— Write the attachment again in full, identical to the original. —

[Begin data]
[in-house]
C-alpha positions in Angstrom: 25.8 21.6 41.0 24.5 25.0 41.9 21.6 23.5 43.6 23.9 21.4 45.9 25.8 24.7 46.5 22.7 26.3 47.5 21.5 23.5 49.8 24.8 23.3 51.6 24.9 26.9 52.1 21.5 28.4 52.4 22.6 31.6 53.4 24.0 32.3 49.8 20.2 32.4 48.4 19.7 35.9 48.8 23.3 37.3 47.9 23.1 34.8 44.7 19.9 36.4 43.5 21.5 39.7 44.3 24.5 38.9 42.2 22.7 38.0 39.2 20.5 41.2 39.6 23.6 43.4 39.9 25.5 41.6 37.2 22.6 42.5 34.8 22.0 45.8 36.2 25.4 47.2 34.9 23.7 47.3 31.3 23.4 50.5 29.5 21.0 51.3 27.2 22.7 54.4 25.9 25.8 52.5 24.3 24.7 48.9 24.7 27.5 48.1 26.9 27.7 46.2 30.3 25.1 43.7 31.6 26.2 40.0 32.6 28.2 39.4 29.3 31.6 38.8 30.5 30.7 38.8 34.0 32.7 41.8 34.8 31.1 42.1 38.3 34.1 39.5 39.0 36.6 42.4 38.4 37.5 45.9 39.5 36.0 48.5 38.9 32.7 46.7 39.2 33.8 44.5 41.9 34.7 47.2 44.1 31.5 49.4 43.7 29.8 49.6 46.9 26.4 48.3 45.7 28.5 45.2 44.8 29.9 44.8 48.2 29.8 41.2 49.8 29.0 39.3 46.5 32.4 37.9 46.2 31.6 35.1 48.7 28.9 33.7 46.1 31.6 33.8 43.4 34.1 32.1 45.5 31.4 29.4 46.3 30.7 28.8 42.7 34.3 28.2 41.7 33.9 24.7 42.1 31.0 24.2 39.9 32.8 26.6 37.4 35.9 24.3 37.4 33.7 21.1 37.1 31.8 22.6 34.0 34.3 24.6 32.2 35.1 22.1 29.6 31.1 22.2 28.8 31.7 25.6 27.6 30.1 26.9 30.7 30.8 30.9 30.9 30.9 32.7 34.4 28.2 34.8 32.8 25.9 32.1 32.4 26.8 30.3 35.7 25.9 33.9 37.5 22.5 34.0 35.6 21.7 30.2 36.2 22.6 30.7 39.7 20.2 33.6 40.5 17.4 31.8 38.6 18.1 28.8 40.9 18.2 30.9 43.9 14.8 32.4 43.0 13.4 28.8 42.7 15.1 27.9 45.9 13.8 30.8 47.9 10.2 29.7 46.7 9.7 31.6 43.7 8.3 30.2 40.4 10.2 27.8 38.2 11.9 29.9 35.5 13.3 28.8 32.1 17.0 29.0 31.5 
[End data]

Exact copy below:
[in-house]
C-alpha positions in Angstrom: 25.8 21.6 41.0 24.5 25.0 41.9 21.6 23.5 43.6 23.9 21.4 45.9 25.8 24.7 46.5 22.7 26.3 47.5 21.5 23.5 49.8 24.8 23.3 51.6 24.9 26.9 52.1 21.5 28.4 52.4 22.6 31.6 53.4 24.0 32.3 49.8 20.2 32.4 48.4 19.7 35.9 48.8 23.3 37.3 47.9 23.1 34.8 44.7 19.9 36.4 43.5 21.5 39.7 44.3 24.5 38.9 42.2 22.7 38.0 39.2 20.5 41.2 39.6 23.6 43.4 39.9 25.5 41.6 37.2 22.6 42.5 34.8 22.0 45.8 36.2 25.4 47.2 34.9 23.7 47.3 31.3 23.4 50.5 29.5 21.0 51.3 27.2 22.7 54.4 25.9 25.8 52.5 24.3 24.7 48.9 24.7 27.5 48.1 26.9 27.7 46.2 30.3 25.1 43.7 31.6 26.2 40.0 32.6 28.2 39.4 29.3 31.6 38.8 30.5 30.7 38.8 34.0 32.7 41.8 34.8 31.1 42.1 38.3 34.1 39.5 39.0 36.6 42.4 38.4 37.5 45.9 39.5 36.0 48.5 38.9 32.7 46.7 39.2 33.8 44.5 41.9 34.7 47.2 44.1 31.5 49.4 43.7 29.8 49.6 46.9 26.4 48.3 45.7 28.5 45.2 44.8 29.9 44.8 48.2 29.8 41.2 49.8 29.0 39.3 46.5 32.4 37.9 46.2 31.6 35.1 48.7 28.9 33.7 46.1 31.6 33.8 43.4 34.1 32.1 45.5 31.4 29.4 46.3 30.7 28.8 42.7 34.3 28.2 41.7 33.9 24.7 42.1 31.0 24.2 39.9 32.8 26.6 37.4 35.9 24.3 37.4 33.7 21.1 37.1 31.8 22.6 34.0 34.3 24.6 32.2 35.1 22.1 29.6 31.1 22.2 28.8 31.7 25.6 27.6 30.1 26.9 30.7 30.8 30.9 30.9 30.9 32.7 34.4 28.2 34.8 32.8 25.9 32.1 32.4 26.8 30.3 35.7 25.9 33.9 37.5 22.5 34.0 35.6 21.7 30.2 36.2 22.6 30.7 39.7 20.2 33.6 40.5 17.4 31.8 38.6 18.1 28.8 40.9 18.2 30.9 43.9 14.8 32.4 43.0 13.4 28.8 42.7 15.1 27.9 45.9 13.8 30.8 47.9 10.2 29.7 46.7 9.7 31.6 43.7 8.3 30.2 40.4 10.2 27.8 38.2 11.9 29.9 35.5 13.3 28.8 32.1 17.0 29.0 31.5 